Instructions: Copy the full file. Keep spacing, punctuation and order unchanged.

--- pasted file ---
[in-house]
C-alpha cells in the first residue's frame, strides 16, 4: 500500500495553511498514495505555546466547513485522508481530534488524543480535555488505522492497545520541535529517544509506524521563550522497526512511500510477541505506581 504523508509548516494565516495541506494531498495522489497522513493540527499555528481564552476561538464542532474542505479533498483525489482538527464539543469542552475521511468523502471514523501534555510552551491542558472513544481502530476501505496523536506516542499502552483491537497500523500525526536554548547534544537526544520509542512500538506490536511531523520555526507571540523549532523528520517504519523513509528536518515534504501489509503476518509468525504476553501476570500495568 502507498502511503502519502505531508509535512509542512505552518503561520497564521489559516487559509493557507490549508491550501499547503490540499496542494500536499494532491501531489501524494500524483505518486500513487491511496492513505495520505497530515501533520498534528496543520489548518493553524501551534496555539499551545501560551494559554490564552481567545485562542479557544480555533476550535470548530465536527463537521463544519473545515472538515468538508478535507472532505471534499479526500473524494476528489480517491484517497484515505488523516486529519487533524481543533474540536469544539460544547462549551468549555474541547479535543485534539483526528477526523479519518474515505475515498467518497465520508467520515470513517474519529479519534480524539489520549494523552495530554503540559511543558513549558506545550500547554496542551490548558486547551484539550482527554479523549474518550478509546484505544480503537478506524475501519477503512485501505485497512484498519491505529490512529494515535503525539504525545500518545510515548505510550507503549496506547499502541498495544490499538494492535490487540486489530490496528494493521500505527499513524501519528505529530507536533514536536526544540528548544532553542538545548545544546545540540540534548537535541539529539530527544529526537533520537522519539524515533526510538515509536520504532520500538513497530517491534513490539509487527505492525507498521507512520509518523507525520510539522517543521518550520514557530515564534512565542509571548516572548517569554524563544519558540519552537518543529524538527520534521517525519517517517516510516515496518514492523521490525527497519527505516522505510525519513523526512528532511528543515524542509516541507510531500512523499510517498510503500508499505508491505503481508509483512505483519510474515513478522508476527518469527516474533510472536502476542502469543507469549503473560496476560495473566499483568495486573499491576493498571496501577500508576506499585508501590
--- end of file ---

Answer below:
[in-house]
C-alpha cells in the first residue's frame, strides 16, 4: 500500500495553511498514495505555546466547513485522508481530534488524543480535555488505522492497545520541535529517544509506524521563550522497526512511500510477541505506581 504523508509548516494565516495541506494531498495522489497522513493540527499555528481564552476561538464542532474542505479533498483525489482538527464539543469542552475521511468523502471514523501534555510552551491542558472513544481502530476501505496523536506516542499502552483491537497500523500525526536554548547534544537526544520509542512500538506490536511531523520555526507571540523549532523528520517504519523513509528536518515534504501489509503476518509468525504476553501476570500495568 502507498502511503502519502505531508509535512509542512505552518503561520497564521489559516487559509493557507490549508491550501499547503490540499496542494500536499494532491501531489501524494500524483505518486500513487491511496492513505495520505497530515501533520498534528496543520489548518493553524501551534496555539499551545501560551494559554490564552481567545485562542479557544480555533476550535470548530465536527463537521463544519473545515472538515468538508478535507472532505471534499479526500473524494476528489480517491484517497484515505488523516486529519487533524481543533474540536469544539460544547462549551468549555474541547479535543485534539483526528477526523479519518474515505475515498467518497465520508467520515470513517474519529479519534480524539489520549494523552495530554503540559511543558513549558506545550500547554496542551490548558486547551484539550482527554479523549474518550478509546484505544480503537478506524475501519477503512485501505485497512484498519491505529490512529494515535503525539504525545500518545510515548505510550507503549496506547499502541498495544490499538494492535490487540486489530490496528494493521500505527499513524501519528505529530507536533514536536526544540528548544532553542538545548545544546545540540540534548537535541539529539530527544529526537533520537522519539524515533526510538515509536520504532520500538513497530517491534513490539509487527505492525507498521507512520509518523507525520510539522517543521518550520514557530515564534512565542509571548516572548517569554524563544519558540519552537518543529524538527520534521517525519517517517516510516515496518514492523521490525527497519527505516522505510525519513523526512528532511528543515524542509516541507510531500512523499510517498510503500508499505508491505503481508509483512505483519510474515513478522508476527518469527516474533510472536502476542502469543507469549503473560496476560495473566499483568495486573499491576493498571496501577500508576506499585508501590